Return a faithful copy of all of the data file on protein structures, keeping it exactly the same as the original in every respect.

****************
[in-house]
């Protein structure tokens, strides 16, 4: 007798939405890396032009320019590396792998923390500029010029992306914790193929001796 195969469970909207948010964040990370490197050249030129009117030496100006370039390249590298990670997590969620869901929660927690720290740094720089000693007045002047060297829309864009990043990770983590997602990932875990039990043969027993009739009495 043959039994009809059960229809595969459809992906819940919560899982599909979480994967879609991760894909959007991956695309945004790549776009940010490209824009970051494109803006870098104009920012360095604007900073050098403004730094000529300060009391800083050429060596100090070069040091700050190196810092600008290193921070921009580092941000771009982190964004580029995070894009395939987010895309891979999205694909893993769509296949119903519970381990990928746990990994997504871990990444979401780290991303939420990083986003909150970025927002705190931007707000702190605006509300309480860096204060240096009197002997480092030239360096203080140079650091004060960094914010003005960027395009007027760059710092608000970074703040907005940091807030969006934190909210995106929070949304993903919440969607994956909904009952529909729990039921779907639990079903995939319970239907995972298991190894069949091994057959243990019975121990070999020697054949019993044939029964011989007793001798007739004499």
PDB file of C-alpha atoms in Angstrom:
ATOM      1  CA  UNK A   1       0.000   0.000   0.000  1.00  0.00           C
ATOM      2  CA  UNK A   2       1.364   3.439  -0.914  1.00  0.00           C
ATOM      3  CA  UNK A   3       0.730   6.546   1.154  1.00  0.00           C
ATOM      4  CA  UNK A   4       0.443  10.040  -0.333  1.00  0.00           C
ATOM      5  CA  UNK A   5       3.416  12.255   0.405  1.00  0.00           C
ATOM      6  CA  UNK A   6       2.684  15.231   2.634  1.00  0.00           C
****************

[in-house]
């Protein structure tokens, strides 16, 4: 007798939405890396032009320019590396792998923390500029010029992306914790193929001796 195969469970909207948010964040990370490197050249030129009117030496100006370039390249590298990670997590969620869901929660927690720290740094720089000693007045002047060297829309864009990043990770983590997602990932875990039990043969027993009739009495 043959039994009809059960229809595969459809992906819940919560899982599909979480994967879609991760894909959007991956695309945004790549776009940010490209824009970051494109803006870098104009920012360095604007900073050098403004730094000529300060009391800083050429060596100090070069040091700050190196810092600008290193921070921009580092941000771009982190964004580029995070894009395939987010895309891979999205694909893993769509296949119903519970381990990928746990990994997504871990990444979401780290991303939420990083986003909150970025927002705190931007707000702190605006509300309480860096204060240096009197002997480092030239360096203080140079650091004060960094914010003005960027395009007027760059710092608000970074703040907005940091807030969006934190909210995106929070949304993903919440969607994956909904009952529909729990039921779907639990079903995939319970239907995972298991190894069949091994057959243990019975121990070999020697054949019993044939029964011989007793001798007739004499």
PDB file of C-alpha atoms in Angstrom:
ATOM      1  CA  UNK A   1       0.000   0.000   0.000  1.00  0.00           C
ATOM      2  CA  UNK A   2       1.364   3.439  -0.914  1.00  0.00           C
ATOM      3  CA  UNK A   3       0.730   6.546   1.154  1.00  0.00           C
ATOM      4  CA  UNK A   4       0.443  10.040  -0.333  1.00  0.00           C
ATOM      5  CA  UNK A   5       3.416  12.255   0.405  1.00  0.00           C
ATOM      6  CA  UNK A   6       2.684  15.231   2.634  1.00  0.00           C